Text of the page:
Most CMR examinations require no preparation. We will however, ask that you avoid caffeinated beverages for several hours before your exam. You should take any medication you would normally take as directed by your doctor. Please let your technologist know if you have taken medications to relax you. If so, you must have someone with you to drive you to and from your appointment.
You will check in at the cardiology non-invasive testing waiting area, room ES405 at Beth Israel Deaconess Medical Center’s east campus. Tell the receptionist you are here for a CMR. She will alert us that you are here and we will come to meet you.
After the technologist reviews the CMR exam with you and answers any questions that you might have, you will be taken to a locker room where you will change into appropriate clothing and be able to secure your belongings in a personal locker. You will then be escorted into the scan room. In the scan room, you will be positioned on a special table and an IV (intravenous) catheter may be placed in your arm. You will have pillows under your knees and blankets to keep you warm. Electrocardiogram (ECG) leads and a special piece of equipment called a surface coil (which is like a radio antenna) will be placed over your chest. You will get hearing protection (earplugs) and a headset, which will lessen the volume of the buzzing and chirping sounds, allow you to listen to music, and communicate with the technologist during the exam. You will also be given an emergency call button in the very unlikely case of an emergency.
The noises you will hear are the sounds of the magnet working to generate images. The table will move you into the scanner so that your heart is in the center for the magnet. The technologist will leave the room and go to a booth immediately outside of the scan room. He or she can see and hear you at all times. The exam consists of a number of different scans that vary in length and the type of sounds that they make. The technologist will tell you how long each scan will be and will remind you to lie as still as possible. Some CMR exams have a few short scans during which you will be asked to hold your breath. These “breath holds” last from 10 to 20 seconds. Patients should expect to be in the scanner between 40 minutes and 90 minutes.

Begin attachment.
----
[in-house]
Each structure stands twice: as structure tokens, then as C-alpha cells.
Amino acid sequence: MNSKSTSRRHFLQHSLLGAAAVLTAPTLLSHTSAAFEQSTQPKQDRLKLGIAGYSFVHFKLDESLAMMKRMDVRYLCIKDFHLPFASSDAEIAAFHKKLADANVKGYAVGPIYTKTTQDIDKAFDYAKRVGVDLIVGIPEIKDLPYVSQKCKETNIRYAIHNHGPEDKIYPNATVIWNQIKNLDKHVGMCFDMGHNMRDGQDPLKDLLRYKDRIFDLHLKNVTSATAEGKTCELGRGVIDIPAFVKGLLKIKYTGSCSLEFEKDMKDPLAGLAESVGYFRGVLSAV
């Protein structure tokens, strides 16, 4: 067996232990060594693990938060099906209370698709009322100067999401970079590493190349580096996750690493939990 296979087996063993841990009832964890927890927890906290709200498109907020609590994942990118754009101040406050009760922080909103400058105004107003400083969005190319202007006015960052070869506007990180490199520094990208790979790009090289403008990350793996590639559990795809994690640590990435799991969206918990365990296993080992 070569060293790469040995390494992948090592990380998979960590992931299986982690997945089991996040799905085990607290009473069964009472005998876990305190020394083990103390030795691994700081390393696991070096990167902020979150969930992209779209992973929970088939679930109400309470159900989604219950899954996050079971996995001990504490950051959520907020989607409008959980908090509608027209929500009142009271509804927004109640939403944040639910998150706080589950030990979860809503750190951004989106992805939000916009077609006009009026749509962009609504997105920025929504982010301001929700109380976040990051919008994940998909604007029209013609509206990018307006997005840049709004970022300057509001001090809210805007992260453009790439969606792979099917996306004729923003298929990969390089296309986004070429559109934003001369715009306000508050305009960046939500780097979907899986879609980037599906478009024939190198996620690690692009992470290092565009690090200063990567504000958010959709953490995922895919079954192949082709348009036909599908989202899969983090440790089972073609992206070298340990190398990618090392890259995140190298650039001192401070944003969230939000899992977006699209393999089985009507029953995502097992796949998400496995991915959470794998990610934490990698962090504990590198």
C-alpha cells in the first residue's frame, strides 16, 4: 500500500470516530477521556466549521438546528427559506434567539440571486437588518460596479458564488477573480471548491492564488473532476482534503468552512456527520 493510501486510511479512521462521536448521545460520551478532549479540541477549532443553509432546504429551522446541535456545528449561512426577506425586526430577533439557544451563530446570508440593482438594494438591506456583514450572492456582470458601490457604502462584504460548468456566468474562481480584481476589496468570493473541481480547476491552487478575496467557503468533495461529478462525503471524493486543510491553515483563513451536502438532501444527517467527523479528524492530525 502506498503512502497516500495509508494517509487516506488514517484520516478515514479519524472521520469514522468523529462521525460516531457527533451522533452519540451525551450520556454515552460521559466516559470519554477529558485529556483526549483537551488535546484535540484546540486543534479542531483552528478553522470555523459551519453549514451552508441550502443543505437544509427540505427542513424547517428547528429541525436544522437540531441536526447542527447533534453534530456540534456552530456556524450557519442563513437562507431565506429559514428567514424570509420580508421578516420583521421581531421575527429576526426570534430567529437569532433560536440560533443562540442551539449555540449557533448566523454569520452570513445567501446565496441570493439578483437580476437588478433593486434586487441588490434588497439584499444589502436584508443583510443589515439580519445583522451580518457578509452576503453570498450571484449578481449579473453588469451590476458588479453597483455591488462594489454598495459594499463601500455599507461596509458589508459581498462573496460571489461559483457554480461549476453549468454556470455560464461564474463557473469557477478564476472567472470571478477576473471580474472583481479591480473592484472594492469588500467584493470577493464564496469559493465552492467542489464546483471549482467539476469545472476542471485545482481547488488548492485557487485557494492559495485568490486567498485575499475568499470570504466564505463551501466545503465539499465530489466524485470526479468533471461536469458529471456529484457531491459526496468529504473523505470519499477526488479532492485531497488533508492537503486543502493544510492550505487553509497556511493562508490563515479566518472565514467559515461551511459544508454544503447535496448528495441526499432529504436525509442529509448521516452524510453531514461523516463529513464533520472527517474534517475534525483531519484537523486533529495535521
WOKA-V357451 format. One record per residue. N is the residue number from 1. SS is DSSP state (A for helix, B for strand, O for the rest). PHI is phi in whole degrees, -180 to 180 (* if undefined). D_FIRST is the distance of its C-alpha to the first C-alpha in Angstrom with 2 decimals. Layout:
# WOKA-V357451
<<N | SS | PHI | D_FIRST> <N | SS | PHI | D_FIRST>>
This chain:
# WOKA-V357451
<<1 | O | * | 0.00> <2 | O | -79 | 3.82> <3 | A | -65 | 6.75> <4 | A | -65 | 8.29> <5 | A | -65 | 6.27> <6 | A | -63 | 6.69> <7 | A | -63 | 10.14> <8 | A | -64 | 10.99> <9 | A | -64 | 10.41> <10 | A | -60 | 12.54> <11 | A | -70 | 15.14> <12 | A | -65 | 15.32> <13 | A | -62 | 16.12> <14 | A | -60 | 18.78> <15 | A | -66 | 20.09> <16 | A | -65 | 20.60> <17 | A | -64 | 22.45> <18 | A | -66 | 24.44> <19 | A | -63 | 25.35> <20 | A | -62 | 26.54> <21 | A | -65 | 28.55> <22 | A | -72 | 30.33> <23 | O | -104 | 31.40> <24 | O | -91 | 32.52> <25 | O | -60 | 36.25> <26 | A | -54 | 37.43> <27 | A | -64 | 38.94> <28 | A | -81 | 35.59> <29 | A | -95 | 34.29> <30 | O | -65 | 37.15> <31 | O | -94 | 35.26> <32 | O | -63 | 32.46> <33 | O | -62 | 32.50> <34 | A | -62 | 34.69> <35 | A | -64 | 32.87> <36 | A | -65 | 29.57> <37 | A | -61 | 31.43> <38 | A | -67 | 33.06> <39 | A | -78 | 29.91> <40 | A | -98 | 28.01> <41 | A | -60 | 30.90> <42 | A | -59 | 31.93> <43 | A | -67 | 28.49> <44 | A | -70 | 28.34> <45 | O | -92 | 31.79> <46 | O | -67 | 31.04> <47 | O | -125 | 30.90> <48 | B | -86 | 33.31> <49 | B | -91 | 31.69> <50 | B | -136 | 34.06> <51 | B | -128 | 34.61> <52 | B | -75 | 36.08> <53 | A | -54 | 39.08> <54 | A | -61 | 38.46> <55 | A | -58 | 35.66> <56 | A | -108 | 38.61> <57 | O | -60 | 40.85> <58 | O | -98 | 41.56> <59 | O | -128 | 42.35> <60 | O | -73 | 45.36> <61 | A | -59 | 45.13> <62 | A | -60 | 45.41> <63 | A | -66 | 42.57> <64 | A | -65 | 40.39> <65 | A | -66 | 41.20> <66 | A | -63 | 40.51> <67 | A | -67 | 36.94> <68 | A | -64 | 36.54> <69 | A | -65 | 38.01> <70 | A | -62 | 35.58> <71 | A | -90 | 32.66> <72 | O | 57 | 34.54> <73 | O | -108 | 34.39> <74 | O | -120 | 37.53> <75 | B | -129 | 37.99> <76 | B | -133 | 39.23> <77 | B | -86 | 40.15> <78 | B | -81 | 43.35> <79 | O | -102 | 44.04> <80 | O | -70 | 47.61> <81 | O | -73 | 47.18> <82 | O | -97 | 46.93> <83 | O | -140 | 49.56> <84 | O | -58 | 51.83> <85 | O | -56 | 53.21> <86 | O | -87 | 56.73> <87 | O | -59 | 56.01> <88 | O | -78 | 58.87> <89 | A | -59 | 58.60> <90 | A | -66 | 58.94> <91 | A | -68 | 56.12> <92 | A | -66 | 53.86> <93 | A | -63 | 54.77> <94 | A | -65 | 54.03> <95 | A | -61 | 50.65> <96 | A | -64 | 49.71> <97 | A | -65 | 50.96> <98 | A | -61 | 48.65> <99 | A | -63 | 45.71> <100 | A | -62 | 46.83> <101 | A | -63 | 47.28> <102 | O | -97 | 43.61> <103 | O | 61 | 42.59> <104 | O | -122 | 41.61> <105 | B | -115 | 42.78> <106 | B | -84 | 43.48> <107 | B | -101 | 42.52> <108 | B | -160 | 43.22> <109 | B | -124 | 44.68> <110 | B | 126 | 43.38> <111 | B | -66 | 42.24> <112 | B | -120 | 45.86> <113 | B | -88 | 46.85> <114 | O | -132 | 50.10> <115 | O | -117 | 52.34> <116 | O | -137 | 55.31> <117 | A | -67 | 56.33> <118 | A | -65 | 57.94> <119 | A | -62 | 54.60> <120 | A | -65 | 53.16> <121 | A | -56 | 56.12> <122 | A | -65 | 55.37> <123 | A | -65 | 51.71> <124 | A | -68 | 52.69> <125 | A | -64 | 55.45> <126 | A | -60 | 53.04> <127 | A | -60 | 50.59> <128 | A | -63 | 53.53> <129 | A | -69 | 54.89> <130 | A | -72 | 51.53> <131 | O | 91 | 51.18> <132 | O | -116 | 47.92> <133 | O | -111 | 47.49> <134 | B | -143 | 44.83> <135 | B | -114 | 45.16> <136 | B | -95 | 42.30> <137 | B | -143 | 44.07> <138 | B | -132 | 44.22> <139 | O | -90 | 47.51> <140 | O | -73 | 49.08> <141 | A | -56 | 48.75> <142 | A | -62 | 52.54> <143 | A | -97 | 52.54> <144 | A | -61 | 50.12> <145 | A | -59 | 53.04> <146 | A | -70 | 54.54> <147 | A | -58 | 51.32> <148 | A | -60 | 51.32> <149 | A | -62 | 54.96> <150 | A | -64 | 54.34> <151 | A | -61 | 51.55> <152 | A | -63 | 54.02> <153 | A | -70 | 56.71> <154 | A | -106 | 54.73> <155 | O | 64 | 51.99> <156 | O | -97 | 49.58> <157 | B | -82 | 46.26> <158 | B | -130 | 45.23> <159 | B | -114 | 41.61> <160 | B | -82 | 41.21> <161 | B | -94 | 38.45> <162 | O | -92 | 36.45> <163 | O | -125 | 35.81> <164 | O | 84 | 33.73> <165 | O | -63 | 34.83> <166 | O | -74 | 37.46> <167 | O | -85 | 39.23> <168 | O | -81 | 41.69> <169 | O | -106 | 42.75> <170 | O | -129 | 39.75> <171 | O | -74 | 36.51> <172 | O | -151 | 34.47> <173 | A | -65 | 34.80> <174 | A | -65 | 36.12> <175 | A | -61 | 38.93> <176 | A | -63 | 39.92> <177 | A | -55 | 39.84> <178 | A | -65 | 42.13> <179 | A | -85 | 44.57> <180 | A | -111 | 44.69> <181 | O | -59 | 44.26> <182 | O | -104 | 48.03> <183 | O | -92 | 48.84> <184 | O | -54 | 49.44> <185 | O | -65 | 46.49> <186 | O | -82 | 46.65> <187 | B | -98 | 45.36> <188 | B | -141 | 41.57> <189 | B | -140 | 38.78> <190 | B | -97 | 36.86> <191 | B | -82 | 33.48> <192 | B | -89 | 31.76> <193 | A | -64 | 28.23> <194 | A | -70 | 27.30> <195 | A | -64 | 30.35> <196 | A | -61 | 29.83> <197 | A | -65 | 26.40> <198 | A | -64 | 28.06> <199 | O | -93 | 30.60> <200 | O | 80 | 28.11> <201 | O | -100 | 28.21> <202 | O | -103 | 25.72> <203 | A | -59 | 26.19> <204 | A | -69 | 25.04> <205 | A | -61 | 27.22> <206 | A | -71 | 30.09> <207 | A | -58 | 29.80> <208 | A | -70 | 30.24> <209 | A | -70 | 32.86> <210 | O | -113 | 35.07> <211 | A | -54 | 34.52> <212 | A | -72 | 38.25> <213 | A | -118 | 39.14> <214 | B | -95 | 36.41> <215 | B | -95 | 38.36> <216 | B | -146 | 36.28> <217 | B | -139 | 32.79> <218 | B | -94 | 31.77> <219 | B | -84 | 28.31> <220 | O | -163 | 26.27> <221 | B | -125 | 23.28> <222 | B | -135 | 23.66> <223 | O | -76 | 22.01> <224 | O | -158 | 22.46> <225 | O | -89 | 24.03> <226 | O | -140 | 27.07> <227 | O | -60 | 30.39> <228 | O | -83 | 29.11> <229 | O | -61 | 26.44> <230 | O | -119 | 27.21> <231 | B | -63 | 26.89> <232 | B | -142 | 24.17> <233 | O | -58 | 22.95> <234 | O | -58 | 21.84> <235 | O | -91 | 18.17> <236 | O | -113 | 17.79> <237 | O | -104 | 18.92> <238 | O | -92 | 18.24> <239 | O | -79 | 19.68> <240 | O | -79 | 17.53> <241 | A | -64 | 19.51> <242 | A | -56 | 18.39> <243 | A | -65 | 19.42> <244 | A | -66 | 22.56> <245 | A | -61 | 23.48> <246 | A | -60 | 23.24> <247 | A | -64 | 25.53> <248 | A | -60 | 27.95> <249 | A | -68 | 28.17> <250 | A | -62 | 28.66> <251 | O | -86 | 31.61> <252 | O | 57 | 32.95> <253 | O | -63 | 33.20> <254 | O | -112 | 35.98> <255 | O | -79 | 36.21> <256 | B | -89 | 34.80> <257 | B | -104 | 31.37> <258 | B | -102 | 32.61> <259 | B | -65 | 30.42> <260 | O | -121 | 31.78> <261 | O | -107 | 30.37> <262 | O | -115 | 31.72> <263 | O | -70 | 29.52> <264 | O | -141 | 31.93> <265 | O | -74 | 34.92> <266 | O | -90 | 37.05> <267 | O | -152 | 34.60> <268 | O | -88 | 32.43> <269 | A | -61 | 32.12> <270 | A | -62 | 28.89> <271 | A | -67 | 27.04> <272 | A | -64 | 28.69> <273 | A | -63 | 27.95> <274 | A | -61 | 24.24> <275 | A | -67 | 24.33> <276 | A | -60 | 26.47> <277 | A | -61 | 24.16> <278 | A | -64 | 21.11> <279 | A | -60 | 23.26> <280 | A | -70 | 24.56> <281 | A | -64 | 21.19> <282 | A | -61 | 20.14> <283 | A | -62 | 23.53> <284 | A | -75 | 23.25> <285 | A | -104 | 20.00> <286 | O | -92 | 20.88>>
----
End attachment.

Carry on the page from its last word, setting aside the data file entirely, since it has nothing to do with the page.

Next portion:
At the end of the exam, the technologist will remove the IV, help you off the table and escort you back to the locker area, where you can change back into your clothes. Unless you have taken a sedative before the exam, there will be no restrictions on your activities after you finish the CMR study.
A transthoracic echocardiogram is a medical test that produces detailed images of your beating heart. Using ultrasound technology, a transthoracic echocardiogram allows healthcare providers to see the walls, chambers and valves within your heart, as well as blood flow within your heart. The test is not invasive and does not use any radiation or require any sedation. You should take all of your usual medications prior to the test, and you can resume your usual activities after it is completed.
A transthoracic echocardiogram is a very accurate and useful tool in diagnosing, managing and treating heart problems. It can:
- Help assess your risk for heart disease
- Help in assessing symptoms such as shortness of breath, palpitations or chest pain
- Identify areas where arteries are blocked or narrowed
- Assess your heart valves to determine if they are functioning properly
- Identify heart walls that are not beating in a synchronized way
- Help your doctor monitor the progression of existing heart disease and your response to treatment
- Assess the heart’s activity and tissue damage following a heart attack or a diagnosis of heart failure
- Accurately locate tumors and blood clots within the heart
Having a transthoracic echocardiogram does not pose any health risks to you. It is the most common non-invasive cardiac test performed. More than 20 million studies are conducted in this country each year, and more than 12,000 transthoracic echocardiograms are performed at Beth Israel Deaconess Medical Center annually.